Nar­rat­ing the Law: A Poet­ics of Tal­mu­dic Legal Stories

  • Review
By – August 30, 2011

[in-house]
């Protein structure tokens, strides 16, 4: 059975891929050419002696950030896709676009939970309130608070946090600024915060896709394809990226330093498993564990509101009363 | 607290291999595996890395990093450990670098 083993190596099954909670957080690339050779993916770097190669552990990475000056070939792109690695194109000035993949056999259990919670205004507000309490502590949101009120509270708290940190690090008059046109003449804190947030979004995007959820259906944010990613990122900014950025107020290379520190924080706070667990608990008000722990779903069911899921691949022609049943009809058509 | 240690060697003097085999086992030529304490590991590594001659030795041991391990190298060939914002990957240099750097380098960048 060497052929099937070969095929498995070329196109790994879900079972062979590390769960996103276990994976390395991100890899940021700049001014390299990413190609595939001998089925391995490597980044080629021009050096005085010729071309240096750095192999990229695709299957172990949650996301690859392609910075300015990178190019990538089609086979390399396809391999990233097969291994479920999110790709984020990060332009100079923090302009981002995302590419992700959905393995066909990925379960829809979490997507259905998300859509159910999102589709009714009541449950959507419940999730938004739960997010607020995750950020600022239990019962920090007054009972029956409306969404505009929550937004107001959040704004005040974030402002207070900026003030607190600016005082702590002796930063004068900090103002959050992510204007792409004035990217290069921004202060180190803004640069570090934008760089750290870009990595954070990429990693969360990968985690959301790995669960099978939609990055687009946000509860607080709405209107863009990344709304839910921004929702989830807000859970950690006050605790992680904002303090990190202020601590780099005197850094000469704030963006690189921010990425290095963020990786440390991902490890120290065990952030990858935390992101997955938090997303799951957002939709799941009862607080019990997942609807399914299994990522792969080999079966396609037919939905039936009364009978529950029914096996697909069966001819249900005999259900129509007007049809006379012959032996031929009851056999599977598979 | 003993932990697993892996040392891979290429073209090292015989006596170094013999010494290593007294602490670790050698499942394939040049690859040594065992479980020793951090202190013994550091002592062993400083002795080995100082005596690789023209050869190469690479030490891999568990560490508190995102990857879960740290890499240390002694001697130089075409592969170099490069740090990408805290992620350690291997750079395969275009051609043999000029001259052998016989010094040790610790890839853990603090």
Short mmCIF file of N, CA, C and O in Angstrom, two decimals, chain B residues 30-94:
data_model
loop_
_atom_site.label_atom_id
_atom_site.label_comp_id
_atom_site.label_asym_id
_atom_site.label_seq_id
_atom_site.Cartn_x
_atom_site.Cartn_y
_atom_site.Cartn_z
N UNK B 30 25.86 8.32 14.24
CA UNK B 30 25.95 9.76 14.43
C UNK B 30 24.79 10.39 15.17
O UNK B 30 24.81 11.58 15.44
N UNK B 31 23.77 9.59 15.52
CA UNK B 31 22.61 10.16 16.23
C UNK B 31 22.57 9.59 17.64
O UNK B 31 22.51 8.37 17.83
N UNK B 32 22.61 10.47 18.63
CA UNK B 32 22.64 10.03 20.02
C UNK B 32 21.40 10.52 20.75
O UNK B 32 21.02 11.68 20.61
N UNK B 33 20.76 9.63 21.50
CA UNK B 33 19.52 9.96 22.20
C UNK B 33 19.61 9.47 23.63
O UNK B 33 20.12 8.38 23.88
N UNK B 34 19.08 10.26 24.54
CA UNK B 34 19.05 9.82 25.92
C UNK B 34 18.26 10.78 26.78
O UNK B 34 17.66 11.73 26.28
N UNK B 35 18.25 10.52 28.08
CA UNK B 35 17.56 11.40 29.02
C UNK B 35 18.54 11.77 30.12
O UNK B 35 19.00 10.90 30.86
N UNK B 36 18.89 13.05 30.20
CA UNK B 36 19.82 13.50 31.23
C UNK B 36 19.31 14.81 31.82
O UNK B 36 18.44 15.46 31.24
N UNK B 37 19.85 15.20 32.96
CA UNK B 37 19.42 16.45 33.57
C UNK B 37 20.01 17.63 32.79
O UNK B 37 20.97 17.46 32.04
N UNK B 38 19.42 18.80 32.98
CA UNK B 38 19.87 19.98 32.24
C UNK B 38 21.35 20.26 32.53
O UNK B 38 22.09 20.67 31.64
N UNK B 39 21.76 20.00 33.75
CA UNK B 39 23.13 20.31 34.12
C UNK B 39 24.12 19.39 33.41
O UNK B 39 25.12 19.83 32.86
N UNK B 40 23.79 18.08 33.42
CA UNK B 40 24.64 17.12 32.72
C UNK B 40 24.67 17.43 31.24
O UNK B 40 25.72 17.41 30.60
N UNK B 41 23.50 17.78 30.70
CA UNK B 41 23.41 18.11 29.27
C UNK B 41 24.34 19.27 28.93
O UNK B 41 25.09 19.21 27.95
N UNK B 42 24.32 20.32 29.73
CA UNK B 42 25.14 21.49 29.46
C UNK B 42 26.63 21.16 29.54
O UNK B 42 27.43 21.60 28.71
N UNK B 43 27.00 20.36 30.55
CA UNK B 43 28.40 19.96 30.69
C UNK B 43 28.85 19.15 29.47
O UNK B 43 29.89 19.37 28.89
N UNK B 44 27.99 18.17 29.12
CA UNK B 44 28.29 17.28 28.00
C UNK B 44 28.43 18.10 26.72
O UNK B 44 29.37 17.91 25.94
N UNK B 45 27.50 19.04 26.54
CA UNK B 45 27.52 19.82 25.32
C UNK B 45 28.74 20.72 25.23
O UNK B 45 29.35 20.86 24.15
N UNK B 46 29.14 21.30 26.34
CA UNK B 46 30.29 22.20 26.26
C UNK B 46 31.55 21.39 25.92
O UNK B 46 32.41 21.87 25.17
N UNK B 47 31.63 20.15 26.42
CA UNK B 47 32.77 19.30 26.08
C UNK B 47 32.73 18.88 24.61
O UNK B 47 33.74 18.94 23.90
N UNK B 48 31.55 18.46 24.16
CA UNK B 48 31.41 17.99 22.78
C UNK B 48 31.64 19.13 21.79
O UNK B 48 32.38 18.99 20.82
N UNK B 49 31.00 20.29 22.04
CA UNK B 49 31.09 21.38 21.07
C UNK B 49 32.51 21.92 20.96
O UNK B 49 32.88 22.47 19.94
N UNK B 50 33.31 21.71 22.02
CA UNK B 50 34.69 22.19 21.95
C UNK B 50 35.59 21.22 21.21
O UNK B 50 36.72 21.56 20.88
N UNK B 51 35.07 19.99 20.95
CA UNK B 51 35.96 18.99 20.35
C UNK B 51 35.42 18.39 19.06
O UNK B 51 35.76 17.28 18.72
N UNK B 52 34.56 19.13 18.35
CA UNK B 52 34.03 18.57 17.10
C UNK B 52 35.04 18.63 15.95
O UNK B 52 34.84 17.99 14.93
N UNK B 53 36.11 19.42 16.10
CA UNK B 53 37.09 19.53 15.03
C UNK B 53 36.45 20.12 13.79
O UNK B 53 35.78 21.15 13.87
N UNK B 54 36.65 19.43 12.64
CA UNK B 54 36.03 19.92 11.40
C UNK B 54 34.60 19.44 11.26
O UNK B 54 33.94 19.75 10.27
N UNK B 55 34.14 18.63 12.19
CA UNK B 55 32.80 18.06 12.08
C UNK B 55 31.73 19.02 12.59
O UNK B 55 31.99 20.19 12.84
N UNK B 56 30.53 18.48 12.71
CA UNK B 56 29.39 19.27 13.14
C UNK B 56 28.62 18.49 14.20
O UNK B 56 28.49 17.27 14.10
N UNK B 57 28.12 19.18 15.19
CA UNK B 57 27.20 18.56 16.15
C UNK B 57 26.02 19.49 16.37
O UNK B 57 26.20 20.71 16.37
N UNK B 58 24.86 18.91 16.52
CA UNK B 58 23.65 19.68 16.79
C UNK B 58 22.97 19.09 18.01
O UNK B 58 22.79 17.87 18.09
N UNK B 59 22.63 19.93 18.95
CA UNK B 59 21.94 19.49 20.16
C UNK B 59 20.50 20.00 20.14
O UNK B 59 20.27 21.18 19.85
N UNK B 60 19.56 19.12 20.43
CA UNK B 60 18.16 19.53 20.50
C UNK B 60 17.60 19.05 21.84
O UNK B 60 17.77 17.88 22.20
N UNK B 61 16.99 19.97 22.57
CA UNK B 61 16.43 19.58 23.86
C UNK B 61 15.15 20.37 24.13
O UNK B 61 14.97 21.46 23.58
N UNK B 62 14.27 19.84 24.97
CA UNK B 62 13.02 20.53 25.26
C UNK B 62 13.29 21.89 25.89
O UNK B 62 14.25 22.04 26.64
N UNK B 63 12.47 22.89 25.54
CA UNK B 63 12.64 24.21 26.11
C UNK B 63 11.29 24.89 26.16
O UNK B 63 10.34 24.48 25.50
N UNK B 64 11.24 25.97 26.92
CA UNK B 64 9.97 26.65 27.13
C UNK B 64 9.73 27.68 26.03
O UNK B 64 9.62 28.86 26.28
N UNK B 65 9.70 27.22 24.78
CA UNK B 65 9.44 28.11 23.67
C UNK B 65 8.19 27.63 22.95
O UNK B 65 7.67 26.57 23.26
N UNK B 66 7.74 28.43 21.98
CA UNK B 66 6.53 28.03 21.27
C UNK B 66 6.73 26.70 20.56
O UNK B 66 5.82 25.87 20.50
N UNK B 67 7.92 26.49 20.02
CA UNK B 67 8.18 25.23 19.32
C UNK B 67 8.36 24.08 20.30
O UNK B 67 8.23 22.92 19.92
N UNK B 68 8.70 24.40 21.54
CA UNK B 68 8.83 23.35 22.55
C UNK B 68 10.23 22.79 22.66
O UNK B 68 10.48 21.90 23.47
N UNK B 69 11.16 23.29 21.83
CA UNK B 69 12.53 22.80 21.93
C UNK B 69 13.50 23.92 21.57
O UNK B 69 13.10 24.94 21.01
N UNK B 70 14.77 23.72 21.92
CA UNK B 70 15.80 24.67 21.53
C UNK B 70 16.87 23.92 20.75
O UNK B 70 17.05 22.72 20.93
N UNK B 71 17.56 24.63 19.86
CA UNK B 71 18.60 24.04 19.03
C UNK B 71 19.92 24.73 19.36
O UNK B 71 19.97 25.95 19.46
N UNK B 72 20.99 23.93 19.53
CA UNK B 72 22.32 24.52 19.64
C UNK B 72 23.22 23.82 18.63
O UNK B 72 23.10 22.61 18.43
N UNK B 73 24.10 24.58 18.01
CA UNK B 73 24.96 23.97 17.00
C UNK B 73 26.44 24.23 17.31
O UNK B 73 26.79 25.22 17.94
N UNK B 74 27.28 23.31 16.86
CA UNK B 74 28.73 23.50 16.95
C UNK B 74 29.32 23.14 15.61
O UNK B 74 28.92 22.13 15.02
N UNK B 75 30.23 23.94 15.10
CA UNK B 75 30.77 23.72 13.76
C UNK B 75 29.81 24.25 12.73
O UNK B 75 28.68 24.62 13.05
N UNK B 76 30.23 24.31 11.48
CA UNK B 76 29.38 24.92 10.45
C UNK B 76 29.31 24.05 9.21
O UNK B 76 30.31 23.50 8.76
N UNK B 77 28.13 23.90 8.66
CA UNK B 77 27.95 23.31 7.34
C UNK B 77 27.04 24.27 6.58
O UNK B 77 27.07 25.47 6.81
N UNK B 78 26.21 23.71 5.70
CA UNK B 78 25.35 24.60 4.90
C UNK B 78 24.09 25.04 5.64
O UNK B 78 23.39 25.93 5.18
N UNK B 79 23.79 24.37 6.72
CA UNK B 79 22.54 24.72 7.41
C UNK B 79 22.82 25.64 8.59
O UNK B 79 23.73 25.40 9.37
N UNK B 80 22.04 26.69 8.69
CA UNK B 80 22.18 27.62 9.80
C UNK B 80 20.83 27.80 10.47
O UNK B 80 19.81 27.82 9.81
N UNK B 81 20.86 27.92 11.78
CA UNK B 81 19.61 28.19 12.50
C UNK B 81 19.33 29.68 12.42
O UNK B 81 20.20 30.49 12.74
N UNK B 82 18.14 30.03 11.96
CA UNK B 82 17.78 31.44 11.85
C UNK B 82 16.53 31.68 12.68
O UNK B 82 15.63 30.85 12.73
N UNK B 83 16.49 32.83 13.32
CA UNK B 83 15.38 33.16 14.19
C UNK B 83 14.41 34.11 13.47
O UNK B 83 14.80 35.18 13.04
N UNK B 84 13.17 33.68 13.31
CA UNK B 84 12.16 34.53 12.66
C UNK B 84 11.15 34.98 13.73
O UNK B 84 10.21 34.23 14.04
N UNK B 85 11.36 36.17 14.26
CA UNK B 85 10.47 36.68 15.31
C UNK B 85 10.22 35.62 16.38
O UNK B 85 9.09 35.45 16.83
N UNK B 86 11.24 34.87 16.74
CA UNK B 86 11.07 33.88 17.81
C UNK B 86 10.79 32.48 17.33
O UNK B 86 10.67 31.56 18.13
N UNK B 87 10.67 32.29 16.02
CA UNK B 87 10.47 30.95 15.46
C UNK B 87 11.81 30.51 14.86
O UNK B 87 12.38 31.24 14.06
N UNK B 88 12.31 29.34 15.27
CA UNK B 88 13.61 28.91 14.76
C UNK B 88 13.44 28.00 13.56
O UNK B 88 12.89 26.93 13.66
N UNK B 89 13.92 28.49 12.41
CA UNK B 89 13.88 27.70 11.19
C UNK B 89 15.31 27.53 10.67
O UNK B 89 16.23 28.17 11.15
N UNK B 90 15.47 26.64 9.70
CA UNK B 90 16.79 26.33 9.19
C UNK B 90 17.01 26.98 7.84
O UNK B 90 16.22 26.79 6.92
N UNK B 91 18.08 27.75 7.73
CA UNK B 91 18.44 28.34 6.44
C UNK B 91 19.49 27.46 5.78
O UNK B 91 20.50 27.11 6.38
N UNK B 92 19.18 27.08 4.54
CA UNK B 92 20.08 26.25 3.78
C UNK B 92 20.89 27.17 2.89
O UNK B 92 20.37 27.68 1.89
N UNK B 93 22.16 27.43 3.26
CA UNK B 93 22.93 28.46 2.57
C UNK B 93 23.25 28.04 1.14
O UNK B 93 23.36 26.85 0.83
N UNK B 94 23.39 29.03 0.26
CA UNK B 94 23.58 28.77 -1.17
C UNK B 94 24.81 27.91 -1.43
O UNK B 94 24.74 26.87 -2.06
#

It is well known that the Baby­lon­ian Tal­mud con­tains a range of dif­fer­ent texts, from legal dic­ta to mag­i­cal incan­ta­tions. Peo­ple tend either to read the whole thing through with­out ques­tion­ing how it all fits togeth­er, or else to focus only on the type of lit­er­a­ture that inter­ests them. The wave of crit­i­cal lit­er­ary analy­sis of the Tal­mud that has been pro­duced in the past two decades has, for the most part, focused on the non­le­gal nar­ra­tives often known as Aggadah. Halakhah, the legal aspects of the Tal­mud, has remained the ter­ri­to­ry of more tra­di­tion­al and philo­log­i­cal­ly mind­ed schol­ars. This vol­ume aims to break down these dis­tinc­tions between law and nar­ra­tive and between lit­er­ary and tex­tu­al analy­sis. Bar­ry Wimpfheimer’s book exam­ines legal nar­ra­tives, sto­ries that appear in the Tal­mud as part of a legal dis­cus­sion and which are osten­si­bly meant to illus­trate a legal prin­ci­ple as it was applied in an actu­al case. Apply­ing insights from lit­er­ary crit­i­cism and soci­ol­o­gy to the Tal­mud is no mean feat, but Wimpfheimer accom­plish­es this with ele­gance. These tools help him demon­strate how these sto­ries work in the con­text of the Baby­lon­ian Tal­mud, show­ing the some­times sub­tle effect they can have on the legal impli­ca­tions of the text. This is one of the most sig­nif­i­cant con­tri­bu­tions to Tal­mu­dic schol­ar­ship in recent years, and it has great rel­e­vance for any­one inter­est­ed in the appli­ca­tion of con­tem­po­rary crit­i­cal the­o­ry to ancient texts.

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